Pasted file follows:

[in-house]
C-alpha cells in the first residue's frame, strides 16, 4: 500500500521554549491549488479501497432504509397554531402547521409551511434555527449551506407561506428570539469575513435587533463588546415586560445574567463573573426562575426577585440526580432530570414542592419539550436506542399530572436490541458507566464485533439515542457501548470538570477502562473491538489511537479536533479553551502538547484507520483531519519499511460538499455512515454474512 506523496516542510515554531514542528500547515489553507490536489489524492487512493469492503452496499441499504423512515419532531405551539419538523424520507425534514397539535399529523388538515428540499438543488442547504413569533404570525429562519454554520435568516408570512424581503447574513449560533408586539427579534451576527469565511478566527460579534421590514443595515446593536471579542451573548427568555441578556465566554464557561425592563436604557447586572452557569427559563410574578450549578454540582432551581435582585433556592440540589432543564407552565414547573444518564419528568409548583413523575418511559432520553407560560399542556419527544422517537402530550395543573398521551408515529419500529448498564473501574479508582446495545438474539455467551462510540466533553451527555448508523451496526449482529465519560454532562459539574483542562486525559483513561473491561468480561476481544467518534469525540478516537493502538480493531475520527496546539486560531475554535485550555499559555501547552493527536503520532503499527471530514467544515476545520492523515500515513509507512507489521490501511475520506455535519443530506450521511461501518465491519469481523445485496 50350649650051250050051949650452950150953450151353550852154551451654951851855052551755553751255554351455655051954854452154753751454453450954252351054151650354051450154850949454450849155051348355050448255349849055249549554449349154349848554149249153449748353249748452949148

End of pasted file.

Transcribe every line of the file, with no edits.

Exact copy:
[in-house]
C-alpha cells in the first residue's frame, strides 16, 4: 500500500521554549491549488479501497432504509397554531402547521409551511434555527449551506407561506428570539469575513435587533463588546415586560445574567463573573426562575426577585440526580432530570414542592419539550436506542399530572436490541458507566464485533439515542457501548470538570477502562473491538489511537479536533479553551502538547484507520483531519519499511460538499455512515454474512 506523496516542510515554531514542528500547515489553507490536489489524492487512493469492503452496499441499504423512515419532531405551539419538523424520507425534514397539535399529523388538515428540499438543488442547504413569533404570525429562519454554520435568516408570512424581503447574513449560533408586539427579534451576527469565511478566527460579534421590514443595515446593536471579542451573548427568555441578556465566554464557561425592563436604557447586572452557569427559563410574578450549578454540582432551581435582585433556592440540589432543564407552565414547573444518564419528568409548583413523575418511559432520553407560560399542556419527544422517537402530550395543573398521551408515529419500529448498564473501574479508582446495545438474539455467551462510540466533553451527555448508523451496526449482529465519560454532562459539574483542562486525559483513561473491561468480561476481544467518534469525540478516537493502538480493531475520527496546539486560531475554535485550555499559555501547552493527536503520532503499527471530514467544515476545520492523515500515513509507512507489521490501511475520506455535519443530506450521511461501518465491519469481523445485496 50350649650051250050051949650452950150953450151353550852154551451654951851855052551755553751255554351455655051954854452154753751454453450954252351054151650354051450154850949454450849155051348355050448255349849055249549554449349154349848554149249153449748353249748452949148